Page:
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President Joe Biden’s 2023 State of the Union address
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Lilah Burke, Inside Higher Education
Lilah Burke, Inside Higher Education
The start of next term is fast approaching. At this point, most colleges that have announced their plans for the spring are intending to continue their modality and residence choices from the fall. Many have brought students back to campus but are continuing most instruction online. Others have encouraged students to stay home. For students at colleges that have gone remote, that means they will likely experience over a year of online learning.
Research has shown that remote learning can be as good or better than in-person learning for the students who choose it. But thousands of students will soon be entering their third semester of remote instruction despite having self-selected for an in-person college experience.
With remote learning moving into the long term, experts say the mental, emotional and academic impacts of that shift are likely to be challenging.
Amy Bintliff, a developmental psychologist and professor in the University of California, San Diego’s department of education studies, said that mismatch between expectation and reality can be difficult for students. Part of that is because important milestones, like graduation, can’t happen the way they were envisioned. Traditional-age students may struggle uniquely with the loss of certain coming-of-age experiences.
“They’re negotiating multiple identities, new identities. They’re negotiating having new experiences, trying to find their place,” Bintliff said. “A lot of the things they could do — be invited to go to a talk on campus, be invited to join a new social network — I think that’s being stilted. Some students’ abilities to reach out and test new identities might not be as fulfilling because students seem to, during the pandemic, stick to people they already know.”
She’s noted lowered motivation among college students she’s surveyed, and a sense of alienation.
Rayane Alamuddin, an associate director of research and evaluation at the consulting firm Ithaka S+R, said that in the organization’s research, students have struggled with social isolation.
“Students talked a lot about really missing being in person with their classmates, with their colleagues, with their faculty members, and having those spontaneous, organic conversations and relationships,” she said. “They miss the ones they make in the context of their college education specifically, because not only does it make them excited about learning and hold them accountable and motivate them to stay engaged in school, but they also actually learn a lot more.”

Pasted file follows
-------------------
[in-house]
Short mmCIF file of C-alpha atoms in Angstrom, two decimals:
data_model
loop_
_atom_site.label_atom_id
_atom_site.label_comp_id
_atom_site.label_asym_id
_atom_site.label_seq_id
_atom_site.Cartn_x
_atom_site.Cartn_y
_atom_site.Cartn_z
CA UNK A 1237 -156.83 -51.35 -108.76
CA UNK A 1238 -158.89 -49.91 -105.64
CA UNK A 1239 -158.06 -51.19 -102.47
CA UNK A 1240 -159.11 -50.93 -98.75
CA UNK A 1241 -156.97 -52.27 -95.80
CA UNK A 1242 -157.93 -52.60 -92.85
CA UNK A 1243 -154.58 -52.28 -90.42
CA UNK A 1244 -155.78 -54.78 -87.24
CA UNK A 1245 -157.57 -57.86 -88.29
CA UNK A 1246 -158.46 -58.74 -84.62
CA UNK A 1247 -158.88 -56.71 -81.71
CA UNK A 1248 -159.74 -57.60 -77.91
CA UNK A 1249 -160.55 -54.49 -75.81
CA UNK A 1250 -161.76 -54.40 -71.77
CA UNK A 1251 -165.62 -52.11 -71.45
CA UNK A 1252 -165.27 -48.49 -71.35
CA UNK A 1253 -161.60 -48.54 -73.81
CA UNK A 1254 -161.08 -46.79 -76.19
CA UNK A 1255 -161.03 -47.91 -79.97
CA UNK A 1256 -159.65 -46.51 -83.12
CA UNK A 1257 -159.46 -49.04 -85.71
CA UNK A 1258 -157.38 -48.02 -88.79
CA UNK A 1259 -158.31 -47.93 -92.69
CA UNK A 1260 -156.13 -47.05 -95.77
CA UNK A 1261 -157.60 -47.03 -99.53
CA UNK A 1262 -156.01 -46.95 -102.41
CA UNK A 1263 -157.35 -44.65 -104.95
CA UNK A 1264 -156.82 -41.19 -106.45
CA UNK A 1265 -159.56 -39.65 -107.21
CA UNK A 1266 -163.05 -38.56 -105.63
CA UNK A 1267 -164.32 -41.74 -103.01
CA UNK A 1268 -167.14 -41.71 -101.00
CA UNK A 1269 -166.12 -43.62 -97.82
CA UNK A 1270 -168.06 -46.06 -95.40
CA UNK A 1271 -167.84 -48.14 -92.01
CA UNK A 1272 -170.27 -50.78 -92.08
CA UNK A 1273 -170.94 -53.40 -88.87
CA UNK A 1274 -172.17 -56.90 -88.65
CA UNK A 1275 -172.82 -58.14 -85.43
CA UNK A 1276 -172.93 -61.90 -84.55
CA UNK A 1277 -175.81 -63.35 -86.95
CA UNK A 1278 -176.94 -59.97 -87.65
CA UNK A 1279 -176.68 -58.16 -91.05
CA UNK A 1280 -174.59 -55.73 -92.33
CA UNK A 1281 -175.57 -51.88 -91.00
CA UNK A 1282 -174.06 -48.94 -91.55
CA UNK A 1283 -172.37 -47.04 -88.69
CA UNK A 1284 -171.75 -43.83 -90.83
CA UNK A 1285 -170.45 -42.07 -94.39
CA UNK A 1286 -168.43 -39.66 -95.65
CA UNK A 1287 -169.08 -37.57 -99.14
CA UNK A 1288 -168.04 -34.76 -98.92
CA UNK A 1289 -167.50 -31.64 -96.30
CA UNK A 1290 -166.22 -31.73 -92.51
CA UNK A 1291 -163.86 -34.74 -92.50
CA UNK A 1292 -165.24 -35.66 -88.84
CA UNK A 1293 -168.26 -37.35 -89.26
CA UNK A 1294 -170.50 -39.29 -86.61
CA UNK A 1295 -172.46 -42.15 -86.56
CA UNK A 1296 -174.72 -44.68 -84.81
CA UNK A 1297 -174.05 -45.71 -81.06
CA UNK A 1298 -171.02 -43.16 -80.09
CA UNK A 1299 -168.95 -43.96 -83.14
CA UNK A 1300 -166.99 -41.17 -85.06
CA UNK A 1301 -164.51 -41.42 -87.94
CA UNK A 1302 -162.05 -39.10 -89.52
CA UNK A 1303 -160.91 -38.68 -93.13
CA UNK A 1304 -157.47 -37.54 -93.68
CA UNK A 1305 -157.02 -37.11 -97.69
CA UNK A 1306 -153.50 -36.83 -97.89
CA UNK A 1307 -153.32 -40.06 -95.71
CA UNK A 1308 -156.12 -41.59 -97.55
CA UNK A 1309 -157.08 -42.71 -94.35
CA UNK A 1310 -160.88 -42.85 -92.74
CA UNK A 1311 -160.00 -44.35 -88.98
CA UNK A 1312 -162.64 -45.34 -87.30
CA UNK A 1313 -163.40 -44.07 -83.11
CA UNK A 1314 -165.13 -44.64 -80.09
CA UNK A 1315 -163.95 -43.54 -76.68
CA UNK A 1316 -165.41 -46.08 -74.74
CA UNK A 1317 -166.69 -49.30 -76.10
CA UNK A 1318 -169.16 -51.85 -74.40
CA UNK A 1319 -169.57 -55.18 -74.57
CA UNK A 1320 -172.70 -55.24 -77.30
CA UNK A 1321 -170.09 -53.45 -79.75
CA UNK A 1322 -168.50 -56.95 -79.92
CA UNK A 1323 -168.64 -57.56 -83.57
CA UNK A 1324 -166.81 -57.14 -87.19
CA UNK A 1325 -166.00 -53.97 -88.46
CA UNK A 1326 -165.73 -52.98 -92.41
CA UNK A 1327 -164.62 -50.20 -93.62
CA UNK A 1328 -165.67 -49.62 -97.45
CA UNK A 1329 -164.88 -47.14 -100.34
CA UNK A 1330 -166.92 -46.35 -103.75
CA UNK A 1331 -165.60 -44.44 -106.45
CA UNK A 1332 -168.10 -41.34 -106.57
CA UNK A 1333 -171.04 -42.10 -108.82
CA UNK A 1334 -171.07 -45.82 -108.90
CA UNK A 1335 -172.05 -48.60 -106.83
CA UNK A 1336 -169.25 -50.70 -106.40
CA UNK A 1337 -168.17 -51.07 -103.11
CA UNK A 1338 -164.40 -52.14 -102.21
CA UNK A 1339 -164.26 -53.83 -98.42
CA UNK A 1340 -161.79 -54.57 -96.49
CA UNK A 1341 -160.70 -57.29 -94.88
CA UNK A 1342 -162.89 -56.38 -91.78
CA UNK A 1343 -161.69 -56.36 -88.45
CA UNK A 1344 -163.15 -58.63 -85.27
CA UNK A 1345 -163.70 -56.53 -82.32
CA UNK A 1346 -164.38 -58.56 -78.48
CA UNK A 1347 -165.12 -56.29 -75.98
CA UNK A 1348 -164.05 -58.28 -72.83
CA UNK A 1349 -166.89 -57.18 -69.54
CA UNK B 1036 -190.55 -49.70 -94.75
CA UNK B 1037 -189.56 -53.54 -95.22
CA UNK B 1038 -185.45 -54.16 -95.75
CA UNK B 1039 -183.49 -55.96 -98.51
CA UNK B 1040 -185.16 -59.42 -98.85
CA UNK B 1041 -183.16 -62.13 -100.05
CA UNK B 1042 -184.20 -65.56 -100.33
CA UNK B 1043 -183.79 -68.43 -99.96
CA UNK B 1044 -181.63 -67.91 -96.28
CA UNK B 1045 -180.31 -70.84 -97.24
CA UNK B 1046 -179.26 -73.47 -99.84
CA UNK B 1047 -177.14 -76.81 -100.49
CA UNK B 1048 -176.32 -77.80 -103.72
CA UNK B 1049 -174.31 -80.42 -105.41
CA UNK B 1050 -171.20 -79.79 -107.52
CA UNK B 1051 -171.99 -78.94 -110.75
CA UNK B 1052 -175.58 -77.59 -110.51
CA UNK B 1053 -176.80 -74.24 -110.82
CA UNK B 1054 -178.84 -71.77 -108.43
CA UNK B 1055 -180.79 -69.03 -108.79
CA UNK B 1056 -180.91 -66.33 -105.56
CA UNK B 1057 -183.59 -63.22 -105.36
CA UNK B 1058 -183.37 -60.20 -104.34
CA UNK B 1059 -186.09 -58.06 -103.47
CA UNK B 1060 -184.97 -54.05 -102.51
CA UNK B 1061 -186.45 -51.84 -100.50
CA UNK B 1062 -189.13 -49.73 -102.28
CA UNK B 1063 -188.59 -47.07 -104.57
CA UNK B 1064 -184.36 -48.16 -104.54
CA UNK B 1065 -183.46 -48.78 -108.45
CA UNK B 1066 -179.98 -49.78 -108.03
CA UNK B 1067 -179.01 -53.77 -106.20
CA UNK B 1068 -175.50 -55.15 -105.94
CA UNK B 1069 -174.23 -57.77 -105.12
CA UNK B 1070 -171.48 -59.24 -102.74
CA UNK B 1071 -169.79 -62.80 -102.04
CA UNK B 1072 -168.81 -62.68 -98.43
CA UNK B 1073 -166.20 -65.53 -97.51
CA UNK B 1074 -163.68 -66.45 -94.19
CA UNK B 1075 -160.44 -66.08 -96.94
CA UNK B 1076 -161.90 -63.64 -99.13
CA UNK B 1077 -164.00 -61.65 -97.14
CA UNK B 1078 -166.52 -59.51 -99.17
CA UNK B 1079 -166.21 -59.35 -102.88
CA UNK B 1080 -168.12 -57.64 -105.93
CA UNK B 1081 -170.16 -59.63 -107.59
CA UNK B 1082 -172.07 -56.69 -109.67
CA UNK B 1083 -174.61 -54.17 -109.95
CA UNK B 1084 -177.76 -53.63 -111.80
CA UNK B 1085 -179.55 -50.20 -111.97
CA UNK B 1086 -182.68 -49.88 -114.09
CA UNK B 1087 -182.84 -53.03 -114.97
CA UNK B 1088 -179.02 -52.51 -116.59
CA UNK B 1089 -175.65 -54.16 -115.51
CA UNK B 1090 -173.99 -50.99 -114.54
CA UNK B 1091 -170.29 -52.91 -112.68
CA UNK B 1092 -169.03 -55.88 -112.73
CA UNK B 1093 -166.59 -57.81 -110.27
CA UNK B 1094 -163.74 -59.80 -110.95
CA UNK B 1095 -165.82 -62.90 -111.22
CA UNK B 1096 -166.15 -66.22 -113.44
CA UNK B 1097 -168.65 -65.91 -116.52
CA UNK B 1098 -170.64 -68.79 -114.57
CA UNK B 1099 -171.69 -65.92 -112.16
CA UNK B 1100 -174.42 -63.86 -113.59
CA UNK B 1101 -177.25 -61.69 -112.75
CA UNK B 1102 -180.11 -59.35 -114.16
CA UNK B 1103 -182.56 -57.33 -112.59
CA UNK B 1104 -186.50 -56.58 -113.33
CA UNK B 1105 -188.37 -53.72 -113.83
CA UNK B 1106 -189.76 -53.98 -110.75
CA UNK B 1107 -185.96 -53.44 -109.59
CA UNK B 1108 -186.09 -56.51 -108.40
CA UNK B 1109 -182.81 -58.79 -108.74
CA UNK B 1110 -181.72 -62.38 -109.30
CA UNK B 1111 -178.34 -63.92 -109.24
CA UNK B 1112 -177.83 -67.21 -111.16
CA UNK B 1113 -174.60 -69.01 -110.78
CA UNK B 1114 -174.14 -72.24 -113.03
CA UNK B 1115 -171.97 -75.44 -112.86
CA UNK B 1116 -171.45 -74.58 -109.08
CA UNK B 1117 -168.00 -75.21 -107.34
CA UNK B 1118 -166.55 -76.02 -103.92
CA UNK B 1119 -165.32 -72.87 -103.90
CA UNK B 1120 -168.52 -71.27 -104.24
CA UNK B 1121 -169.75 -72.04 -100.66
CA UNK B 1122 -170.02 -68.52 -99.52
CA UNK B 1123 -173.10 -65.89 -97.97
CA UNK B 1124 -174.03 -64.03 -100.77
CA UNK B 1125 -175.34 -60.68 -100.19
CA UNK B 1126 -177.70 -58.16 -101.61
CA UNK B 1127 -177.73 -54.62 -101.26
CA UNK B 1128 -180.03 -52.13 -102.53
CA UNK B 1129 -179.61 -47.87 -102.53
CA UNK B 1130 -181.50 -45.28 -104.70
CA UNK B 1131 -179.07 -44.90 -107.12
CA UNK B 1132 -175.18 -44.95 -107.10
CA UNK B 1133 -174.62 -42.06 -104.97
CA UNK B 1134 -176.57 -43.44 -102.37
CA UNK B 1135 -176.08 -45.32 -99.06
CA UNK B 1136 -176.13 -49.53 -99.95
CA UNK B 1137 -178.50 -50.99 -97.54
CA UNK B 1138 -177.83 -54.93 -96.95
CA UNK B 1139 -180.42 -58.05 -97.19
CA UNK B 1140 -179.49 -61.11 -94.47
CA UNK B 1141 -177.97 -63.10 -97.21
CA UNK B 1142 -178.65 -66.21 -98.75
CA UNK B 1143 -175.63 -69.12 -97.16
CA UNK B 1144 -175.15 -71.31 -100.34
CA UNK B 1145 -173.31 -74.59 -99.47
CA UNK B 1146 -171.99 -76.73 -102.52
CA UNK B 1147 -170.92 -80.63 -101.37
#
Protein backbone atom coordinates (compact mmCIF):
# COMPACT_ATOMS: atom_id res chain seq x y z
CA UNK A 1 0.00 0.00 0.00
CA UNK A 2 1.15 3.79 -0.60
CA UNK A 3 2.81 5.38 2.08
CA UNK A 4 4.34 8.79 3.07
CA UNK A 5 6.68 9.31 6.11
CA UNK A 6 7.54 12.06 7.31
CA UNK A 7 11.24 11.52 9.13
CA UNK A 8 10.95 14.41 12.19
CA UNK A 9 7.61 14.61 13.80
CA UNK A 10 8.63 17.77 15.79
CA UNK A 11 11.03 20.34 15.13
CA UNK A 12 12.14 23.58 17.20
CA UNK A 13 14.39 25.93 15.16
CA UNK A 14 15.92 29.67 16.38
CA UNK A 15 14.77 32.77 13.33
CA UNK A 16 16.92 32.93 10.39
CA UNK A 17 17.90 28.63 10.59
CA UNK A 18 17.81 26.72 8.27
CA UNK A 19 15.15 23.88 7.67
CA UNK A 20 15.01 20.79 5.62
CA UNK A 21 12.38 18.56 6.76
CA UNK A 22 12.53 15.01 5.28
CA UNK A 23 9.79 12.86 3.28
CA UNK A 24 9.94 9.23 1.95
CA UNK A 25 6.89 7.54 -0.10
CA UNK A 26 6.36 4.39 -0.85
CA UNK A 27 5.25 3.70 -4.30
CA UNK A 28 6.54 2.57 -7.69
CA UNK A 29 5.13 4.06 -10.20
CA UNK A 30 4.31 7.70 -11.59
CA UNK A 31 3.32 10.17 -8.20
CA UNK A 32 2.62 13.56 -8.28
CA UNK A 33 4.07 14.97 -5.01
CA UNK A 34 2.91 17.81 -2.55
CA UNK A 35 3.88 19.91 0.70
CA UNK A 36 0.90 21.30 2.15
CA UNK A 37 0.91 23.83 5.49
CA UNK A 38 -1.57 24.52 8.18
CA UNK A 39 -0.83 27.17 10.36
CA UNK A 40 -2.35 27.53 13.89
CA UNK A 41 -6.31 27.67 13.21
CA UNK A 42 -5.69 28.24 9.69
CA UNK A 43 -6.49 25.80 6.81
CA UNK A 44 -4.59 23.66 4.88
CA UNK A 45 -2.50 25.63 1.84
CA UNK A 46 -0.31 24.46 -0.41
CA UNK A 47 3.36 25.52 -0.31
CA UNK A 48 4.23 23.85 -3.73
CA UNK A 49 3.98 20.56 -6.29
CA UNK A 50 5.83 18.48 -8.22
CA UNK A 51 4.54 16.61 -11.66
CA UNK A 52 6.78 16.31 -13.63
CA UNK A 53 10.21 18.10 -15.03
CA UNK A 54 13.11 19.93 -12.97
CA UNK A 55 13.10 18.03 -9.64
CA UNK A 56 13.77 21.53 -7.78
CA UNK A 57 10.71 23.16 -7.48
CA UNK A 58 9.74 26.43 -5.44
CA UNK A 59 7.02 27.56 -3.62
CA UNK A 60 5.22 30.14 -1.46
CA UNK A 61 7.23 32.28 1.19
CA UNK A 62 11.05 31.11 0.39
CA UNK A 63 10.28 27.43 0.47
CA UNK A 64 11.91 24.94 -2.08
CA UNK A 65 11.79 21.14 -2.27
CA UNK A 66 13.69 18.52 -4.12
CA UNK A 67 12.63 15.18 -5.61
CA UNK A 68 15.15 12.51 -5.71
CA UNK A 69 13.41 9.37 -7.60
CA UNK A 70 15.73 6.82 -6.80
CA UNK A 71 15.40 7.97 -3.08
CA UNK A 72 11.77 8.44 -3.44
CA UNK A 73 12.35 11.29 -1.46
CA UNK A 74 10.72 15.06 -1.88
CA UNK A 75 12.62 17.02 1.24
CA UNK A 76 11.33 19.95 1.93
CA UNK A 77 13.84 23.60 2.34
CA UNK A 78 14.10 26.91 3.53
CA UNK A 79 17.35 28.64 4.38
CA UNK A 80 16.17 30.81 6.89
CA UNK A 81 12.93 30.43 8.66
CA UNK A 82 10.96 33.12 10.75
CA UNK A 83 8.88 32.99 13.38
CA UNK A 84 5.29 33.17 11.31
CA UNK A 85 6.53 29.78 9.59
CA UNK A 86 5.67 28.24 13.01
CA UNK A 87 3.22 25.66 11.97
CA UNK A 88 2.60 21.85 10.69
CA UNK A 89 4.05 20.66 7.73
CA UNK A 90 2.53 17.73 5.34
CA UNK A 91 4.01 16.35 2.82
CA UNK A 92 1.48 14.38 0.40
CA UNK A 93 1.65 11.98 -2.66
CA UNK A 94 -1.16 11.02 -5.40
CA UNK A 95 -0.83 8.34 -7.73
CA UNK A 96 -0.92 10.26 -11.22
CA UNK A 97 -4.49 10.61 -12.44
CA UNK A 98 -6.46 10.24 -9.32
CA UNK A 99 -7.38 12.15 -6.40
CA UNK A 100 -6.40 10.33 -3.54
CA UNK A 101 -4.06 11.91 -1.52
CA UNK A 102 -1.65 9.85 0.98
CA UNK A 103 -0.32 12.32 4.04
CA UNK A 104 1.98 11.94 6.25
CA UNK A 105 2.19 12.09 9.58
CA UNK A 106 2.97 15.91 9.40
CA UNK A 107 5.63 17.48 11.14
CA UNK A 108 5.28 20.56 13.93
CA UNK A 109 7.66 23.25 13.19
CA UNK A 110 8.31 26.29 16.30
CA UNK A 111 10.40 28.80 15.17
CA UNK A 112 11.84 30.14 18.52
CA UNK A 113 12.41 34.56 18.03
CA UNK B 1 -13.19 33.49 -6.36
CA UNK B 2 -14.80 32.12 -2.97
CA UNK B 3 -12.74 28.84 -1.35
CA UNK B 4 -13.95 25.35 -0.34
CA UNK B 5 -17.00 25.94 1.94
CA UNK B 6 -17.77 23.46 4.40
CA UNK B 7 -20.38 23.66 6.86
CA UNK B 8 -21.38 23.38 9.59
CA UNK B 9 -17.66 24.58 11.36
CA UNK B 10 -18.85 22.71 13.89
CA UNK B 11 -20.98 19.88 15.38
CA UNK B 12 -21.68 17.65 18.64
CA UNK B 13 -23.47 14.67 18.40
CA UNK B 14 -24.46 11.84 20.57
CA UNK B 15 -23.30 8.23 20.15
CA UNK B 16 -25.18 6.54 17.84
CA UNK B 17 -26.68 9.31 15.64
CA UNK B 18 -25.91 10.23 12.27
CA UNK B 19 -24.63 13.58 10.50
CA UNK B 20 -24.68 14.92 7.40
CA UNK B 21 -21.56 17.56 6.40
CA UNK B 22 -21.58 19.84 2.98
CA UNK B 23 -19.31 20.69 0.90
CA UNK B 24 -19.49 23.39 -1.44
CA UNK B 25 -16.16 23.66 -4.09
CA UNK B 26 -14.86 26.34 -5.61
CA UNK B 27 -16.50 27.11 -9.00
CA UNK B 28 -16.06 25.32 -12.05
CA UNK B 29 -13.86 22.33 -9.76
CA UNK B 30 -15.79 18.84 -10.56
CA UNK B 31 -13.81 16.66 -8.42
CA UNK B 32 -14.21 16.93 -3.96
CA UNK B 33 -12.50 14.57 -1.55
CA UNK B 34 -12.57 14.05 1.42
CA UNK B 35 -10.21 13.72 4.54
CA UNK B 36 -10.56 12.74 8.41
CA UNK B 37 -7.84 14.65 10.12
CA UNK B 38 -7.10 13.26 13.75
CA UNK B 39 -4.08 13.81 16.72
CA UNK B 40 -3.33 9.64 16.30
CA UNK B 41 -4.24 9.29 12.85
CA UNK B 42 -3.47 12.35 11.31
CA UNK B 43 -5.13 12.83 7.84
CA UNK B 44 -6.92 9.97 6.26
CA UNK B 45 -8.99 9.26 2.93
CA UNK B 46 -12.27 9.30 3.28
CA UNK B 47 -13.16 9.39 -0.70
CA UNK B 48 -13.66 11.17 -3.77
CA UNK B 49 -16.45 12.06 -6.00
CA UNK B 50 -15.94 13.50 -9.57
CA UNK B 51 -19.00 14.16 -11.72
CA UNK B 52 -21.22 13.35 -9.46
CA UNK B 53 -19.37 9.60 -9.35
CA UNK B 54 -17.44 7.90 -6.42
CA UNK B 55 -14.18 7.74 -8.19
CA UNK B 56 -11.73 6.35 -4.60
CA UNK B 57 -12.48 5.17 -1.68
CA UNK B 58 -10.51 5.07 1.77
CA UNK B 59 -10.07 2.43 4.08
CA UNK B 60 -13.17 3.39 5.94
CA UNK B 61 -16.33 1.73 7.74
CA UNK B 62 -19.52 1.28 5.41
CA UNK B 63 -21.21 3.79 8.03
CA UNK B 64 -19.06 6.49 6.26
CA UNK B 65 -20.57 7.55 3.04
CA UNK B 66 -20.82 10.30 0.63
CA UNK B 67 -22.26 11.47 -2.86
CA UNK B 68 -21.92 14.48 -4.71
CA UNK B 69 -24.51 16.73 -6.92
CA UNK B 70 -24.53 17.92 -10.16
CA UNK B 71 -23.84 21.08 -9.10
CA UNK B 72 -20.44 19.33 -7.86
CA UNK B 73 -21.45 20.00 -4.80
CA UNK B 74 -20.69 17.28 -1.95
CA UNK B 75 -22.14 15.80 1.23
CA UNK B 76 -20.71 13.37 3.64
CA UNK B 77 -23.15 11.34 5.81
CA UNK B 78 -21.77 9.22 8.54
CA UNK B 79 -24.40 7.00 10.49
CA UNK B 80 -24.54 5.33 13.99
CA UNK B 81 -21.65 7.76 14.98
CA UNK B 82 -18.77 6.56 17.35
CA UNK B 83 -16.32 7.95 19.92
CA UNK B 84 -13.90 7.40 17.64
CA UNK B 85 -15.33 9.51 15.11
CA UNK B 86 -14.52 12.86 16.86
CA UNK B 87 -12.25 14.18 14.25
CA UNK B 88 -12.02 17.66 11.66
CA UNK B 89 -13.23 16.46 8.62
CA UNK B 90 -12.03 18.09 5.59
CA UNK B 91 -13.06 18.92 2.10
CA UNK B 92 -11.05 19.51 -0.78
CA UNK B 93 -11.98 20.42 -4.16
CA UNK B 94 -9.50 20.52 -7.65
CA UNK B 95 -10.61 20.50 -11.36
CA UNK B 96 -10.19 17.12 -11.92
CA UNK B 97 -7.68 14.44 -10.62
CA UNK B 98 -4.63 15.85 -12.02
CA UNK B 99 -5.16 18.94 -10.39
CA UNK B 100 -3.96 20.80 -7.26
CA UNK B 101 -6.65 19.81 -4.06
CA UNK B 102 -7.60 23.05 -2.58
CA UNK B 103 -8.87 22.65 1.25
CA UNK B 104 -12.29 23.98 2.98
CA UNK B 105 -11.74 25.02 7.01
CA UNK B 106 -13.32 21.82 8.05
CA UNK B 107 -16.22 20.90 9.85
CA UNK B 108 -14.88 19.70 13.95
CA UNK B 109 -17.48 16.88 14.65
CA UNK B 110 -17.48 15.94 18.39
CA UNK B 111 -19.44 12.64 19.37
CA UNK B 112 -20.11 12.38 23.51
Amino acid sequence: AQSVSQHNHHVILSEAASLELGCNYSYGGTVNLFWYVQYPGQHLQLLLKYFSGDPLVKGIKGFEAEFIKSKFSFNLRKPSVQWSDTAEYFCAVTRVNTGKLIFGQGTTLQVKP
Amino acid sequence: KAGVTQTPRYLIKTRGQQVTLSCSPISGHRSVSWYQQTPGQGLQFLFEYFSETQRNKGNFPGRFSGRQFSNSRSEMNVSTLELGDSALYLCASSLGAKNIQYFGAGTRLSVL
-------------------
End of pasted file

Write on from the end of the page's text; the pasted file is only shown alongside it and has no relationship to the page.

If professors are able to create times and spaces for students to build relationships, that might help relieve some of the isolation.
Some challenges from the spring are likely to continue, Alamuddin said. Students are still struggling to find spaces in their homes to work, dealing with financial and health crises, and homeschooling their own children or siblings. Students in disciplines that require hands-on learning or applications are worried about achieving their objectives.
Alamuddin said it’s too soon to say how the long-term change will affect students’ academic performance, but research from the spring showed students performing better than researchers expected, a result she attributes partially to institutions expanding pass/fail or other binary course options for students. It’s still unclear how opting to be graded on one of those more forgiving schemes will affect students’ transfer abilities and other outcomes in the near future.
Bintliff said she has noticed some students feeling they can take on more credits while learning from home, only to find themselves overwhelmed in the middle of the term.
Of course, some of the initial challenges for students learning remotely are likely to get better with time. Course instructors sometimes had only days to move their classes online in March and April. Some were still figuring out the technology at their disposal. Now, they are better prepared in many cases, and their students are more likely to have a high-quality experience.
But faculty are likely to face some of their own issues with social isolation and performance.
“One big reason all teachers philosophically go into the craft is because they love forming those personal connections with students,” said Bintliff, who has studied well-being among K-12 teachers. “They love having students drop in at office hours and talk or the times when students will walk to go get a coffee with their professor. And we take on these jobs and these roles because we really love nurturing students within that developmental period.”
“The work now is really alienating for all of us now as professors as well,” she added. Research, fieldwork and other aspects of professors’ lives have been upended. Adjunct instructors may not be compensated for the additional work of putting classes online. But overall, Bintliff said, faculty may have an easier time adjusting than most students.
“As adults we have a set of coping skills that some younger students don’t have,” she said.
Bintliff said there are some small things this negative experience may improve for some people — students and faculty are learning new skills and becoming more independent.
But overall growth, flourishing and a sense of purpose are all important parts of well-being, she said. Clinging to purpose, with small goals as well as large ones, may make the experience easier.
“This experience, if we think of it as a growth experience,” she said, “I think we’ll be able to get through it.”
This article was originally published by Inside Higher Ed.
Lilah Burke is a general assignment reporter for Inside Higher Ed. She was previously an editorial fellow at Washingtonian magazine.
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